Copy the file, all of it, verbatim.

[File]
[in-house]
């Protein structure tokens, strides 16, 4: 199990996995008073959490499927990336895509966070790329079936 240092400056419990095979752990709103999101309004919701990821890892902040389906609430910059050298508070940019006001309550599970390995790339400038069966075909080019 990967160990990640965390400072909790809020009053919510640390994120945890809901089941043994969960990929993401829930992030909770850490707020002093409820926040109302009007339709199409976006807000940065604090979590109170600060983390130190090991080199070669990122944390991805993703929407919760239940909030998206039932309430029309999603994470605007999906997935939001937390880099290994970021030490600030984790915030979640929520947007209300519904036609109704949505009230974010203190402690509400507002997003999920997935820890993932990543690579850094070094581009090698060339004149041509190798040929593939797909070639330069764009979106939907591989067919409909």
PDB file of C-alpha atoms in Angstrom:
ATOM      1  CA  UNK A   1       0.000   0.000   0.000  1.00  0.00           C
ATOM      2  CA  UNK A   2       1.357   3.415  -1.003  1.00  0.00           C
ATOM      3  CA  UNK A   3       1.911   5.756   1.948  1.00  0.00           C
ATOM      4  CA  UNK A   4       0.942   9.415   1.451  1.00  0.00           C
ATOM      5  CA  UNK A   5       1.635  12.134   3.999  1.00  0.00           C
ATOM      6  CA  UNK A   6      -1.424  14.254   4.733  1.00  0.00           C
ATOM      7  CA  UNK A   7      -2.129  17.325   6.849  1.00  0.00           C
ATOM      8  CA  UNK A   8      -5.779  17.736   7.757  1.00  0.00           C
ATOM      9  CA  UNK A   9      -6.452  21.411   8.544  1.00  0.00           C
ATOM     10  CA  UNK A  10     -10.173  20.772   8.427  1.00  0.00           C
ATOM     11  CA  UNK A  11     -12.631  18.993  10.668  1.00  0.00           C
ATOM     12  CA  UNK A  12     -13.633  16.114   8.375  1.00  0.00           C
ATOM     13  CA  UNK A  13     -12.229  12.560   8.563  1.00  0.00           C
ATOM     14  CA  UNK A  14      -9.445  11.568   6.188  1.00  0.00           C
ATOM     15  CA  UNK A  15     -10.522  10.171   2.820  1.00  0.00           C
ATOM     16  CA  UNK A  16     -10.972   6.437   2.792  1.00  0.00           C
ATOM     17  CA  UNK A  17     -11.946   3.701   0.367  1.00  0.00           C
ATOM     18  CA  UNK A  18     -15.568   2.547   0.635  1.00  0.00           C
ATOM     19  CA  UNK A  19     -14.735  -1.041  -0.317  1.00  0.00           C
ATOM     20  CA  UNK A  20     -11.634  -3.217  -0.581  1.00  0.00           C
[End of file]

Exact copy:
[in-house]
């Protein structure tokens, strides 16, 4: 199990996995008073959490499927990336895509966070790329079936 240092400056419990095979752990709103999101309004919701990821890892902040389906609430910059050298508070940019006001309550599970390995790339400038069966075909080019 990967160990990640965390400072909790809020009053919510640390994120945890809901089941043994969960990929993401829930992030909770850490707020002093409820926040109302009007339709199409976006807000940065604090979590109170600060983390130190090991080199070669990122944390991805993703929407919760239940909030998206039932309430029309999603994470605007999906997935939001937390880099290994970021030490600030984790915030979640929520947007209300519904036609109704949505009230974010203190402690509400507002997003999920997935820890993932990543690579850094070094581009090698060339004149041509190798040929593939797909070639330069764009979106939907591989067919409909």
PDB file of C-alpha atoms in Angstrom:
ATOM      1  CA  UNK A   1       0.000   0.000   0.000  1.00  0.00           C
ATOM      2  CA  UNK A   2       1.357   3.415  -1.003  1.00  0.00           C
ATOM      3  CA  UNK A   3       1.911   5.756   1.948  1.00  0.00           C
ATOM      4  CA  UNK A   4       0.942   9.415   1.451  1.00  0.00           C
ATOM      5  CA  UNK A   5       1.635  12.134   3.999  1.00  0.00           C
ATOM      6  CA  UNK A   6      -1.424  14.254   4.733  1.00  0.00           C
ATOM      7  CA  UNK A   7      -2.129  17.325   6.849  1.00  0.00           C
ATOM      8  CA  UNK A   8      -5.779  17.736   7.757  1.00  0.00           C
ATOM      9  CA  UNK A   9      -6.452  21.411   8.544  1.00  0.00           C
ATOM     10  CA  UNK A  10     -10.173  20.772   8.427  1.00  0.00           C
ATOM     11  CA  UNK A  11     -12.631  18.993  10.668  1.00  0.00           C
ATOM     12  CA  UNK A  12     -13.633  16.114   8.375  1.00  0.00           C
ATOM     13  CA  UNK A  13     -12.229  12.560   8.563  1.00  0.00           C
ATOM     14  CA  UNK A  14      -9.445  11.568   6.188  1.00  0.00           C
ATOM     15  CA  UNK A  15     -10.522  10.171   2.820  1.00  0.00           C
ATOM     16  CA  UNK A  16     -10.972   6.437   2.792  1.00  0.00           C
ATOM     17  CA  UNK A  17     -11.946   3.701   0.367  1.00  0.00           C
ATOM     18  CA  UNK A  18     -15.568   2.547   0.635  1.00  0.00           C
ATOM     19  CA  UNK A  19     -14.735  -1.041  -0.317  1.00  0.00           C
ATOM     20  CA  UNK A  20     -11.634  -3.217  -0.581  1.00  0.00           C